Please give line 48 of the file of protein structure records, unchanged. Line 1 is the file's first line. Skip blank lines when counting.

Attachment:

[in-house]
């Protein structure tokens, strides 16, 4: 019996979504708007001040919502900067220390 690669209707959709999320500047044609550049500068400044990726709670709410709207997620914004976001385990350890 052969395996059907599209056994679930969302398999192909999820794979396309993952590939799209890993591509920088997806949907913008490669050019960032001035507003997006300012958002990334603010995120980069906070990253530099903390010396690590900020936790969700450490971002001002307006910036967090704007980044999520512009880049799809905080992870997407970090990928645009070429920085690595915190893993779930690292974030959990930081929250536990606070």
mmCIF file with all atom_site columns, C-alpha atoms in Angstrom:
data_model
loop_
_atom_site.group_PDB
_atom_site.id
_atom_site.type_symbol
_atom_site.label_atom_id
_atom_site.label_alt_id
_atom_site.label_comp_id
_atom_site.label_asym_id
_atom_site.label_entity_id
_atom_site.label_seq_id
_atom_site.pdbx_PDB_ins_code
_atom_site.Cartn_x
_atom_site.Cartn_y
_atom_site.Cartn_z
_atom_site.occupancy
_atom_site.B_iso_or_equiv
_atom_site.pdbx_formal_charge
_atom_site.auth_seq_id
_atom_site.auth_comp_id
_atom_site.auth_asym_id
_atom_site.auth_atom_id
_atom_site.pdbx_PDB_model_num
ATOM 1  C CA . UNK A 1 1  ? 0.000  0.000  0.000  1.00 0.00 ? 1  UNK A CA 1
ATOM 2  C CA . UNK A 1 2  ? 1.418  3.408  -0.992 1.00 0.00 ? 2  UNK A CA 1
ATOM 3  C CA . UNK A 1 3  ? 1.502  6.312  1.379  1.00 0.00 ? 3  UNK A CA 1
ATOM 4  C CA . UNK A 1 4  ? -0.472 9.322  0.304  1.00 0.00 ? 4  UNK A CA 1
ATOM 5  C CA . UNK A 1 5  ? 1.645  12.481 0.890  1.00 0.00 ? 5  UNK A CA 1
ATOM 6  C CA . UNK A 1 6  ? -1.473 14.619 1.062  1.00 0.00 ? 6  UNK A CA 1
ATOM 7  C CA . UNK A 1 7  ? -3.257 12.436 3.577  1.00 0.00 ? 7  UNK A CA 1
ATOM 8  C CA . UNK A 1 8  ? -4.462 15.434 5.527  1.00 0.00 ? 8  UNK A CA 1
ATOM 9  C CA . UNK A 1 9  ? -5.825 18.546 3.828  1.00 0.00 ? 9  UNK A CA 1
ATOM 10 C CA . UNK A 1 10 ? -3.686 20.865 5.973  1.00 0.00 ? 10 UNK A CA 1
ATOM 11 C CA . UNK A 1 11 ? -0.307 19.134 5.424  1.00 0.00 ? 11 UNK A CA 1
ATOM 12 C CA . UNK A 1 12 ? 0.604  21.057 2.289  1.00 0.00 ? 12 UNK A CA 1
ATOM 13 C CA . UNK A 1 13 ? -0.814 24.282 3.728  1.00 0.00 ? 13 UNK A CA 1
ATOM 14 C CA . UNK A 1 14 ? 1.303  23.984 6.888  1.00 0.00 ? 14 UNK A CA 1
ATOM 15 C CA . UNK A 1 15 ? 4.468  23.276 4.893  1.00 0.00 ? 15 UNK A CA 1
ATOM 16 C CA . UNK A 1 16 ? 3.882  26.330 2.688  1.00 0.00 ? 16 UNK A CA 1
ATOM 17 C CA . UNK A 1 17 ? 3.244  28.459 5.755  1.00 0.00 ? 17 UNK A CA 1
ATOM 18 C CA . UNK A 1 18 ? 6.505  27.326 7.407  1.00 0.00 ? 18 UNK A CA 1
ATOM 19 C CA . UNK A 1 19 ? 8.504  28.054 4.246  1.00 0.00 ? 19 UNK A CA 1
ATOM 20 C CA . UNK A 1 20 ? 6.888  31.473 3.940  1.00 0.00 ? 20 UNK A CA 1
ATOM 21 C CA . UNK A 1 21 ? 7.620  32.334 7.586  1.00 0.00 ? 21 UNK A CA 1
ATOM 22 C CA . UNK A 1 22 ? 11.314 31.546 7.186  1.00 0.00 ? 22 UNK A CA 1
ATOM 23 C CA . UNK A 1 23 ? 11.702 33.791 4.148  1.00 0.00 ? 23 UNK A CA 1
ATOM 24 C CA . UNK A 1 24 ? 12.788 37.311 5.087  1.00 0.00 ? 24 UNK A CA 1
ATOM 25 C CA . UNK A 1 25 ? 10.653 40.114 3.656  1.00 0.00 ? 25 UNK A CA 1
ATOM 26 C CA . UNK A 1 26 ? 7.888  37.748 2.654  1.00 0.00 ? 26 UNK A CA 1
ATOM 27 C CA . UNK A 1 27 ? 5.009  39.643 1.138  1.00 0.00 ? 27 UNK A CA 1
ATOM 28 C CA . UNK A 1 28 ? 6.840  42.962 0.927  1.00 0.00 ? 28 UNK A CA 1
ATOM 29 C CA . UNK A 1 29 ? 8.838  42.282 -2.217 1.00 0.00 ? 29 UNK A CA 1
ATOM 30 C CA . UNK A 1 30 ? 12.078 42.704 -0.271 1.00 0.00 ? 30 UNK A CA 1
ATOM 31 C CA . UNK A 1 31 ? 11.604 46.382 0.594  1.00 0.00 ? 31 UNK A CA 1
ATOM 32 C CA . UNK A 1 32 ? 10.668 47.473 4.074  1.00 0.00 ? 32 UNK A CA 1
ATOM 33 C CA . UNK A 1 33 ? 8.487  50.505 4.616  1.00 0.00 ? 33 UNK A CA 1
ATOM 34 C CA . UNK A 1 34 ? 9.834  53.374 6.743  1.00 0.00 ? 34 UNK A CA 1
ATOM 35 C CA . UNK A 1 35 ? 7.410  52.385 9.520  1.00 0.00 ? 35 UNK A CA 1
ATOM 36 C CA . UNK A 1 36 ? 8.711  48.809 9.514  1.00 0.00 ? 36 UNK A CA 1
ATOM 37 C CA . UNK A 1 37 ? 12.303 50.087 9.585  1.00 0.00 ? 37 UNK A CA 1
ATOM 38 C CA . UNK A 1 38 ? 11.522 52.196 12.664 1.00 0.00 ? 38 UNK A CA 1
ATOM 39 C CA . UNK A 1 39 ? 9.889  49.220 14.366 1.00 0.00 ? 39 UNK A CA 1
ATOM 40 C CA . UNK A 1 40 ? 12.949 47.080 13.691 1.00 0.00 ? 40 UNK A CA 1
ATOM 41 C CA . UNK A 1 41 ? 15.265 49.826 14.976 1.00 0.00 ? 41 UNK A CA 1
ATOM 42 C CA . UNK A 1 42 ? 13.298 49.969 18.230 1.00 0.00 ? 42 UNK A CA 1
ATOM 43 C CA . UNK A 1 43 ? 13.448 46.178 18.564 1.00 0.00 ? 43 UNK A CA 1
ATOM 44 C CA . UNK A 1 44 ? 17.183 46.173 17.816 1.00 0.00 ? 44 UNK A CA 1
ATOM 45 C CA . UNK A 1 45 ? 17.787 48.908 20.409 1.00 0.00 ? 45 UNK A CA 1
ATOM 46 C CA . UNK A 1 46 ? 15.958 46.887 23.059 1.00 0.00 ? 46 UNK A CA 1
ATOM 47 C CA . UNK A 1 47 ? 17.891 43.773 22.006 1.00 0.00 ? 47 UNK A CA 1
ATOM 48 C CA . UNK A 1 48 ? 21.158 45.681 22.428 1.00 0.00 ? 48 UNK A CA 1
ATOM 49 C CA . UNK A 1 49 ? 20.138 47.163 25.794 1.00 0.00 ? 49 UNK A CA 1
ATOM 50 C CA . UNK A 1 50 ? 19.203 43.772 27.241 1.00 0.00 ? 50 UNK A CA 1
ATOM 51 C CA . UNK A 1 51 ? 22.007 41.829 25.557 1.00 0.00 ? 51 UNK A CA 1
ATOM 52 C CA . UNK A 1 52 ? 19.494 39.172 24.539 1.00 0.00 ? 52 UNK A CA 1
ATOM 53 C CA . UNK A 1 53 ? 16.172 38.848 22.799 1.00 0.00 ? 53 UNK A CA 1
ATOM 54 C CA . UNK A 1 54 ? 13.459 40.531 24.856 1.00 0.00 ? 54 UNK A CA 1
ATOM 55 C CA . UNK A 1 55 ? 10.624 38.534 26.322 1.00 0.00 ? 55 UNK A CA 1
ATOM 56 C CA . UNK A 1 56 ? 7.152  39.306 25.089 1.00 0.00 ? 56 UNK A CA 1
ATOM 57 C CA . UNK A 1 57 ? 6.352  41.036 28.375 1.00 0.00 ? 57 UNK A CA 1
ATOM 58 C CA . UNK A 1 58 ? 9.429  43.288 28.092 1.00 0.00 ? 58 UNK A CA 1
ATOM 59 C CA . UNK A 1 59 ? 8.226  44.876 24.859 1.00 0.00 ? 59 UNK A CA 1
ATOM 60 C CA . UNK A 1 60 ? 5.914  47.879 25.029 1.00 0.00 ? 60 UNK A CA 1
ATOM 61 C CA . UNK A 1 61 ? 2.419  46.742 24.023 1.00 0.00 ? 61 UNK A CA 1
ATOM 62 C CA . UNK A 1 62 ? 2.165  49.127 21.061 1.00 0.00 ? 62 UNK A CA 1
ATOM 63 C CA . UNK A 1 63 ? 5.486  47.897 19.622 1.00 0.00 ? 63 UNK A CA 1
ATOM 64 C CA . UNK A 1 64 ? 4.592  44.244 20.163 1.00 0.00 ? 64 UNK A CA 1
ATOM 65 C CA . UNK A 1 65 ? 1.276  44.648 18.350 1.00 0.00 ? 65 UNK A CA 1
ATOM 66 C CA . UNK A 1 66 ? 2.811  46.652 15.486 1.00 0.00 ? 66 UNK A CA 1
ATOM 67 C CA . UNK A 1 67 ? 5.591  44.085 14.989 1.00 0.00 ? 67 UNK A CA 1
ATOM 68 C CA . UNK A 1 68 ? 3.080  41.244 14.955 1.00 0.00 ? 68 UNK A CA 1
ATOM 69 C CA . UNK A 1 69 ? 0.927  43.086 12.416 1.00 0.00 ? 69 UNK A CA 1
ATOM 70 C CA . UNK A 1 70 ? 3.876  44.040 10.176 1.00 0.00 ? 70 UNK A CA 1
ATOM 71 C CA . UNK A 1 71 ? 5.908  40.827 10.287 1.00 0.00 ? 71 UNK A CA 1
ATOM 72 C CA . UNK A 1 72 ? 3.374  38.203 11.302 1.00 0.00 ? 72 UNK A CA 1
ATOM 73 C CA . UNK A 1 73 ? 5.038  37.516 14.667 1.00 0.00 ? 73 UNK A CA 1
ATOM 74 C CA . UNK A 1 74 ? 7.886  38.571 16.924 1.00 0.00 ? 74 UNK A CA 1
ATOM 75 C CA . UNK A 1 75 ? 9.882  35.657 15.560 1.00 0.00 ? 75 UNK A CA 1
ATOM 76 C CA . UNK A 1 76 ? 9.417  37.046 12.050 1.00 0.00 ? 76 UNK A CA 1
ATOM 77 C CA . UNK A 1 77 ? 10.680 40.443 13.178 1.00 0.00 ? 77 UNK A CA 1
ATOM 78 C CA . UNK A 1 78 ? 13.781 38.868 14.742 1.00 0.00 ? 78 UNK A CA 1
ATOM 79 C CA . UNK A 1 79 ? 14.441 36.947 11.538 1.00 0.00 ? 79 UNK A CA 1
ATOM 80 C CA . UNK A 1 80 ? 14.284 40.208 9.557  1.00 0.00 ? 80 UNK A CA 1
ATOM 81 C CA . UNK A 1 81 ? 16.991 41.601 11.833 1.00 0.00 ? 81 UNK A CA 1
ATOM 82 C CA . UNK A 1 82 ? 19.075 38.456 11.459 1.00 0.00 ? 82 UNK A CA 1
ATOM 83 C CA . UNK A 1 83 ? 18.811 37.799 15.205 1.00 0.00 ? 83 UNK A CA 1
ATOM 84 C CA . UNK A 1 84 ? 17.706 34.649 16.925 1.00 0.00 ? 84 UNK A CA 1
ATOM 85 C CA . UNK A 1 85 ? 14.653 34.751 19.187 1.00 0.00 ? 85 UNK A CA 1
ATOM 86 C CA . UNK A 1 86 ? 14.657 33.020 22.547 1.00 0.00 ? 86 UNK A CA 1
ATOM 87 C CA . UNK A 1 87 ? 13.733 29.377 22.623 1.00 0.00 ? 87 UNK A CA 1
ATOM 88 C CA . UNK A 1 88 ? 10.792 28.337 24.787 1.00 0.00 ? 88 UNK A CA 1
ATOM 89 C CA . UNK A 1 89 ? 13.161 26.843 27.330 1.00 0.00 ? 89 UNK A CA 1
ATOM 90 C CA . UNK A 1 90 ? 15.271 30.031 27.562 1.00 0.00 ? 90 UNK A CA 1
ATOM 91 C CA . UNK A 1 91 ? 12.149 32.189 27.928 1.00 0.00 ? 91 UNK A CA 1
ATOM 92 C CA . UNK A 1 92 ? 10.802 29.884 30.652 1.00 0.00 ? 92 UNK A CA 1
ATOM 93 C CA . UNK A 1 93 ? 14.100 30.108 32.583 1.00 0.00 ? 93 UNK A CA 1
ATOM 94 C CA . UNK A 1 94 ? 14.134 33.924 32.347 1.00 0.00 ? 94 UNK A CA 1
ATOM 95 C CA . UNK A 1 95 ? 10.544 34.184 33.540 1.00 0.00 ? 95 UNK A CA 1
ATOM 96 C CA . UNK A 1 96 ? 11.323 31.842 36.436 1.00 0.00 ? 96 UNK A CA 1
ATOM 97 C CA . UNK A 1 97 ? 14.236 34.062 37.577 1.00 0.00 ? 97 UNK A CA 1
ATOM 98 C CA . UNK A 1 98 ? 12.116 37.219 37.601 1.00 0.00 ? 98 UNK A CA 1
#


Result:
ATOM 22 C CA . UNK A 1 22 ? 11.314 31.546 7.186  1.00 0.00 ? 22 UNK A CA 1